APPEAL FROM THE CIRCUIT COURT OF COLE COUNTY. The Honorable Patricia Joyce, Judge.
The survivors were represented by Thomas G. Pirmantgen and John H. Lake of Lake Law Firm LLC in Jefferson City.
The insurance company was represented by John R. Weist and Robert J. Luder of Luder & Weist LLC in Overland Park, Kansas.
Russell, C.J., Breckenridge, Stith, Draper and Wilson, JJ., concur; Teitelman, J., dissents in separate opinion filed.
Zel M. Fischer, Judge.
Prior to this insurance dispute, Linda Nunley was killed while working for a charcoal manufacturer. The plaintiffs obtained a judgment for wrongful death against Junior Flowers, the company's sole owner, director, and executive officer. Flowers assigned his insurance claims to the plaintiffs, and they sued the insurer for breach of duties to defend and indemnify under commercial general liability (CGL) and umbrella policies. The circuit court applied the policies' employee exclusions, which prevented coverage for work-related injuries to employees of the insured, and granted summary judgment for the insurer. This Court agrees, and the circuit court's judgment is affirmed.
Standard of Review
This Court reviews a grant of summary judgment de novo. Goerlitz v. City of Maryville, 333 S.W.3d 450, 452 (Mo. banc 2011). Summary judgment is appropriate if there is no genuine issue as to any material fact, and the movant is entitled to judgment as a matter of law. Rule 74.04(c)(6). The Court views assertions of fact in the light most favorable to the non-movant and draws all reasonable factual inferences in that party's favor. Goerlitz, 333 S.W.3d at 453. The Court may affirm summary judgment on any appropriate theory supported by the record. Columbia Cas. Co. v. HIAR Holding, L.L.C., 411 S.W.3d 258, 264 (Mo. banc 2013).
Factual and Procedural Background
Ms. Nunley was killed while working for Missouri Hardwood Charcoal, Inc. The manufacturing process involved kilns with gigantic steel doors. Company policy required removing the doors from time to time and leaning them upright against the kilns. Tragically, one of the doors was blown over by the wind and crushed Ms. Nunley.
Her three children and her mother filed a wrongful death action against Junior Flowers, the company's sole owner, director, and executive officer at the time of Ms. Nunley's death. The petition alleged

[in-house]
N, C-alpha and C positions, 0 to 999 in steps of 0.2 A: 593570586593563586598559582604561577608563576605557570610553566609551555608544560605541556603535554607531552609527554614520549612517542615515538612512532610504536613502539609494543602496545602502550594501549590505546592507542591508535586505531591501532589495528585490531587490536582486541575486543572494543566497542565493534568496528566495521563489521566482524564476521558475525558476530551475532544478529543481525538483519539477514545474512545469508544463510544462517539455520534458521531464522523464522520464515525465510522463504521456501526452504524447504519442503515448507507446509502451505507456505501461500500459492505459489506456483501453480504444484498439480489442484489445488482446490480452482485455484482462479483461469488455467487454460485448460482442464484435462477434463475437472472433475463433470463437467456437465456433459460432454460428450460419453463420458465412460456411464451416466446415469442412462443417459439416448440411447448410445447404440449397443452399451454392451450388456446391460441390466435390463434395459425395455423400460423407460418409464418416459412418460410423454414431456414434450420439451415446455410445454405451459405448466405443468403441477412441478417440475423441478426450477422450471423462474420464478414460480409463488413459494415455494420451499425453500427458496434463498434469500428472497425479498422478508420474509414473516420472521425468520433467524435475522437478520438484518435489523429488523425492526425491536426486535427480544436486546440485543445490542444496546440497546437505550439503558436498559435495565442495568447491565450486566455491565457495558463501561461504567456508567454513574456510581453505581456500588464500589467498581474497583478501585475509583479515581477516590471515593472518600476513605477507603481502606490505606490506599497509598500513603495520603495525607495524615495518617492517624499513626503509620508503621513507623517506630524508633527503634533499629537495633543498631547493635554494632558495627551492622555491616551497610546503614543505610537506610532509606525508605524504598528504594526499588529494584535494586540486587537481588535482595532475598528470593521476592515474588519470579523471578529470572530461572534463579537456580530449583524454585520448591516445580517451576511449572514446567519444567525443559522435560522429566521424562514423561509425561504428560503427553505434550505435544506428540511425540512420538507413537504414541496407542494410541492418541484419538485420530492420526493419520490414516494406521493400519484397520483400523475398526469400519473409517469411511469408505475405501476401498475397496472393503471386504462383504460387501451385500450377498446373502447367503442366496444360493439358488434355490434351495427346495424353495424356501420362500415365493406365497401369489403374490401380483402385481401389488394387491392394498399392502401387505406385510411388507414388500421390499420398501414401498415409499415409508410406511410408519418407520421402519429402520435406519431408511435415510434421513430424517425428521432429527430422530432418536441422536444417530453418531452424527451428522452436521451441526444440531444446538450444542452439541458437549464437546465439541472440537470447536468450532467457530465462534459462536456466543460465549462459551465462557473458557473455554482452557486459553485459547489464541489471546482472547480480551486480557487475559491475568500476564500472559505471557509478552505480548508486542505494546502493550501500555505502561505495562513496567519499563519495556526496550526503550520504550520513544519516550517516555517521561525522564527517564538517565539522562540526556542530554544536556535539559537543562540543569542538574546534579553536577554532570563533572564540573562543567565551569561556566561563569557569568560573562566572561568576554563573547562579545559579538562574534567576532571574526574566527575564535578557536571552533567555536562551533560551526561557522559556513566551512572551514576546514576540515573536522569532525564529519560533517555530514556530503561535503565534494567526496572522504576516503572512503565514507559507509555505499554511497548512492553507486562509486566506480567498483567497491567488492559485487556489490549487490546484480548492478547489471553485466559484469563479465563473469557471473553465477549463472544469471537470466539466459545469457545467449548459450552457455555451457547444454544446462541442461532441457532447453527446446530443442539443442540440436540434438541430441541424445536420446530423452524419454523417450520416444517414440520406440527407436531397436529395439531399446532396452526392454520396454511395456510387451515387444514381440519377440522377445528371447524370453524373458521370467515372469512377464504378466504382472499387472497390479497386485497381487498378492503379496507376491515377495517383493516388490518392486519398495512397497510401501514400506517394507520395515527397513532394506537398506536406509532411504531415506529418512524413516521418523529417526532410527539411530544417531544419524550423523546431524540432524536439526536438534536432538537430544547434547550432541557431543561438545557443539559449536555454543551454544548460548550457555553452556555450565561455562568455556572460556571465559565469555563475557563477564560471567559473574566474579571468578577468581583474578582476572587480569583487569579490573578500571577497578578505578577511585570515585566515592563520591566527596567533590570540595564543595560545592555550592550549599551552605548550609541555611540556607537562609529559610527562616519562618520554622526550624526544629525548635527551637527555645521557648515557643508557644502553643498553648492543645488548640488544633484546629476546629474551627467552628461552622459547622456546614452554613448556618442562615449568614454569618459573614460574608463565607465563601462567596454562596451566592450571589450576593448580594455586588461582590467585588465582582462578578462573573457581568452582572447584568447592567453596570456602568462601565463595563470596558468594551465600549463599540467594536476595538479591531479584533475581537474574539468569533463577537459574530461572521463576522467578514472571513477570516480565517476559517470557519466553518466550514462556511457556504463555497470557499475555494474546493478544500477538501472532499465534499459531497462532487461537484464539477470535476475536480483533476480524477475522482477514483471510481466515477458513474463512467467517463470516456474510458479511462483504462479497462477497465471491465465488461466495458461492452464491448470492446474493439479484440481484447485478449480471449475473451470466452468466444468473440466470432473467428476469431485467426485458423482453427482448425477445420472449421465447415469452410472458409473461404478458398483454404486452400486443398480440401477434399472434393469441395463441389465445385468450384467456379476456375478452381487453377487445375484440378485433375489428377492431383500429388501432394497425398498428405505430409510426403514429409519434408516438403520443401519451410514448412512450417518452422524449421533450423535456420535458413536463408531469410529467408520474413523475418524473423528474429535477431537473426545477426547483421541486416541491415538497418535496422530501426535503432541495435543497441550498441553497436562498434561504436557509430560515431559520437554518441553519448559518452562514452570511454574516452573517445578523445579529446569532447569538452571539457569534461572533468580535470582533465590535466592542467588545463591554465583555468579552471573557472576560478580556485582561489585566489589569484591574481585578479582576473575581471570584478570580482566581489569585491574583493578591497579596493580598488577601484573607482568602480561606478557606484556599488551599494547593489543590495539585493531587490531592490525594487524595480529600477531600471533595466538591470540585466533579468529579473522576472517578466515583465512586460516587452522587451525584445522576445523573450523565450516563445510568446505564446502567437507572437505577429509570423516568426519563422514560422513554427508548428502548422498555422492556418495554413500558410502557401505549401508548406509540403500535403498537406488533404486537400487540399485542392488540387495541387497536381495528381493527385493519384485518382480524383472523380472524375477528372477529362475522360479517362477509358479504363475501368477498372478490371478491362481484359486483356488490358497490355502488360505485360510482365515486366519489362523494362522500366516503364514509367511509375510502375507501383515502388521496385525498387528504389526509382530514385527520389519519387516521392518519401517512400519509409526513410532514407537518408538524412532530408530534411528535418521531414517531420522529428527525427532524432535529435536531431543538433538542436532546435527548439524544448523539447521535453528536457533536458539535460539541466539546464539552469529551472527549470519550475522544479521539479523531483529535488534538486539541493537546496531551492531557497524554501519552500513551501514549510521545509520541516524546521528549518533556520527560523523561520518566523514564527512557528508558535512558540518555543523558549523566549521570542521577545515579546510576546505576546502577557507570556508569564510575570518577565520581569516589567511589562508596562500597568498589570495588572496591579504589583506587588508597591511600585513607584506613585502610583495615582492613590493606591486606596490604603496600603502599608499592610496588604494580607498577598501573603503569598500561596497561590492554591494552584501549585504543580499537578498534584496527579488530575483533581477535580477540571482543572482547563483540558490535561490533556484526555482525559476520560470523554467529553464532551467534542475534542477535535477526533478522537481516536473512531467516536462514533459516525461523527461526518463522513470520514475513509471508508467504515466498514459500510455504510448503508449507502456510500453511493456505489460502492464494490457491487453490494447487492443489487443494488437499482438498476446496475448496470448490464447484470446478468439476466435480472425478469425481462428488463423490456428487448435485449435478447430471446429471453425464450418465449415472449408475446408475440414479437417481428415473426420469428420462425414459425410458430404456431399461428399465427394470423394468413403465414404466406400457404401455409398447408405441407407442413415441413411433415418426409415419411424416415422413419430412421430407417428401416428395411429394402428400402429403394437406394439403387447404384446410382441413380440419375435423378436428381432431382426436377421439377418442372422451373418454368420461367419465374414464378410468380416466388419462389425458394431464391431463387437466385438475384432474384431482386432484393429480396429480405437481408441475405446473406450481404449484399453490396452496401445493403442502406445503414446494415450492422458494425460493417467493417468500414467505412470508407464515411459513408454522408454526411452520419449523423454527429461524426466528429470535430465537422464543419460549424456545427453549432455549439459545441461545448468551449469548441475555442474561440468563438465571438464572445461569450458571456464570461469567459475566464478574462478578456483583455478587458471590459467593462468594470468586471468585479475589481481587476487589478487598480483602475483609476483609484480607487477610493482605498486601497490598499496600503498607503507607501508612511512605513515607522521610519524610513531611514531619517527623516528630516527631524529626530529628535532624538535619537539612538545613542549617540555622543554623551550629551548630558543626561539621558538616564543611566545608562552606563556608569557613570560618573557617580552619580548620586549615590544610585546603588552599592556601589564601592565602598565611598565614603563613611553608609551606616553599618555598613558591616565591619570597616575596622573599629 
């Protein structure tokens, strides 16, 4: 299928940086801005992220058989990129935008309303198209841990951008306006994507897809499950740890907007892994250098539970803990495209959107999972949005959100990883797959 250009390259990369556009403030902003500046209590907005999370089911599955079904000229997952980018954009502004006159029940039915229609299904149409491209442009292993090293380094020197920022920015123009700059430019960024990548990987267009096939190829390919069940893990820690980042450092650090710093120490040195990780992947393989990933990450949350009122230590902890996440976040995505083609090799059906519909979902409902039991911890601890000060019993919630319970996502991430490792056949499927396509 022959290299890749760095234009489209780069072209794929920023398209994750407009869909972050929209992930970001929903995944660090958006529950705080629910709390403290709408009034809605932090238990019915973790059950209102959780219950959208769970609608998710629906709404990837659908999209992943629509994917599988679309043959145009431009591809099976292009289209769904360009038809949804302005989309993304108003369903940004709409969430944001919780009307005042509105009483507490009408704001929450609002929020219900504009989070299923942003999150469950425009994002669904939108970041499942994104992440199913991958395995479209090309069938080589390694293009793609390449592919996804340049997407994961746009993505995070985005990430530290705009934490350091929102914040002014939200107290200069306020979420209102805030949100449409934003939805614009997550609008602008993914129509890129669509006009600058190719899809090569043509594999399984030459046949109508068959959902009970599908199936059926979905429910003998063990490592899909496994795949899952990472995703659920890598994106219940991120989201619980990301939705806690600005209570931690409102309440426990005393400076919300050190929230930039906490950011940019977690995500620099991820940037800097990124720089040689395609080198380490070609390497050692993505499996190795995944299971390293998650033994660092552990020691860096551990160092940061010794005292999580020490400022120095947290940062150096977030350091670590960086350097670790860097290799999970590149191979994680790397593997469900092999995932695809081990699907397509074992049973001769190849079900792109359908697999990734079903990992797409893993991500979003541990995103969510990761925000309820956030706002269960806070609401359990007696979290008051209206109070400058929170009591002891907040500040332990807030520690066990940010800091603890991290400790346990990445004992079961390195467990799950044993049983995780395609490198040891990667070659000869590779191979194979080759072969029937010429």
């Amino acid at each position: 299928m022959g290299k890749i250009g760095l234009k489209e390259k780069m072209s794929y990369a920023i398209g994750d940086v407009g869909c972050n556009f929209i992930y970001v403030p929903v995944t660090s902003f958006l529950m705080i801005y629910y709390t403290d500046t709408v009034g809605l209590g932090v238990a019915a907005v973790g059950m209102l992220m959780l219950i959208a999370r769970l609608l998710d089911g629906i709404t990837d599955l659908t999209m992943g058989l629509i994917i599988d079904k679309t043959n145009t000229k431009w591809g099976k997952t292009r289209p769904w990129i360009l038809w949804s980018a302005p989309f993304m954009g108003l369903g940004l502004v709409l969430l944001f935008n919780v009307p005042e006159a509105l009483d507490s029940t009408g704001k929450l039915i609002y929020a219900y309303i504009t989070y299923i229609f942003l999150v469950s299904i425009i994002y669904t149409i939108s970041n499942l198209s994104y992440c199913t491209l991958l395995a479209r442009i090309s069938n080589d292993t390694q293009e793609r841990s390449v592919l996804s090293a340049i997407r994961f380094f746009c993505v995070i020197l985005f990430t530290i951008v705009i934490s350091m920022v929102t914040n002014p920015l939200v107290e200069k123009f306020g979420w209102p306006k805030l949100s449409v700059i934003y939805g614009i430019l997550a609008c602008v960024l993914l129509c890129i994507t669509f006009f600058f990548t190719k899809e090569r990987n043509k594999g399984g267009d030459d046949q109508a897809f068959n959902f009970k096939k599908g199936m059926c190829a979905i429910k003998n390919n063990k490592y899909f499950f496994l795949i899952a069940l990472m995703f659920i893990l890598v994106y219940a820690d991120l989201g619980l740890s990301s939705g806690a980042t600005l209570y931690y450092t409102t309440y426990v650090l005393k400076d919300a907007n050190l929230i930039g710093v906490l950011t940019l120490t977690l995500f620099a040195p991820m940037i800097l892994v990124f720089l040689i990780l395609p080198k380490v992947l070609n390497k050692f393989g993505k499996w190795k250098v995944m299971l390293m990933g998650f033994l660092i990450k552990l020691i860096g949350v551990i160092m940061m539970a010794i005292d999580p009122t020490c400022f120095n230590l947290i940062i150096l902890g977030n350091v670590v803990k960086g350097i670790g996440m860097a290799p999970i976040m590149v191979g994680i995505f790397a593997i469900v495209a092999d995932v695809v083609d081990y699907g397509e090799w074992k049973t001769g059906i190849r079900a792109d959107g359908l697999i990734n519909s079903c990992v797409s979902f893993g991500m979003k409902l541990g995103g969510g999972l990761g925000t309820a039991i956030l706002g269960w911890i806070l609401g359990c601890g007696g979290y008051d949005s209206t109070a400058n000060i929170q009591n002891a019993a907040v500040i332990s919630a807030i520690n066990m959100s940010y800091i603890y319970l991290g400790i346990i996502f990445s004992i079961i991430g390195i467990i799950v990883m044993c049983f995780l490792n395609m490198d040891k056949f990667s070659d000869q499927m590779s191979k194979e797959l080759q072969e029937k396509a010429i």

that Flowers, while engaged as an agent or employee of the company, was negligent in ordering employees to lean the kiln doors upright, even though he knew it was unsafe. The petition also alleged that Flowers breached a " personal duty of care owed to Linda Nunley" and that his actions were " something more" than a breach of the company's duty to provide a safe workplace for employees.
Flowers requested a defense from Indiana Lumbermen's Mutual Insurance Company (ILM). He made this request with respect to two insurance policies: a CGL policy with a limit of $1 million per occurrence and an umbrella policy adding another $5 million per occurrence. Both policies insure Missouri Hardwood and its executive officers but exclude liability for a work-related injury to an " employee of the insured." Both policies also have " separation-of-insureds" provisions, stating that the insurance applies " [s]eparately to each insured against whom claim is made or suit is brought." ILM declined to defend Flowers, and he retained other counsel.
After litigation not pertinent here, Flowers and the plaintiffs came to an agreement under § 537.065. Pursuant to the agreement, the plaintiffs promised not to collect from Flowers personally, only from his insurance policies. In return, Flowers agreed to setting the case for trial at the circuit court's earliest convenience; to testify truthfully; to waive his rights to a jury trial; to waive his rights to present evidence and make objections and arguments; and to assign his claims against ILM to the plaintiffs. A bench trial on the wrongful death claim resulted in the circuit court entering a $7 million judgment in favor of the plaintiffs. The circuit court's judgment determined Flowers was liable for negligence in maintaining the kiln door policy, " acting under his duties as president, executive officer, and director of Missouri Hardwood Charcoal, Inc." It also found that " Linda Nunley was not Mr. Flowers' employee, but instead she was an employee of the corporation Missouri Hardwood Charcoal, Inc. at all relevant times."
The plaintiffs then sued ILM and Flowers in this action for equitable garnishment under § 379.200, breach of contract for refusal to defend, declaratory judgment, and vexatious refusal to pay. The plaintiffs and ILM both moved for summary judgment. The circuit court granted summary judgment for ILM. It found that Flowers was Ms. Nunley's employer within the meaning of the insurance policies and based its ruling on the policies' employee exclusions, along with several alternative grounds that need not be discussed. The circuit court's judgment states:
Under the undisputed facts, Missouri Hardwood Charcoal was Flowers' business. He owned it. He controlled it. He was the sole officer and director. Under these facts, to the extent that Flowers was negligent in failing to provide a safe work environment to Nunley (as stated in the judgment) then Nunley was, in substance, " an 'employee' of the insured [Flowers]," and her injury and death arose out ...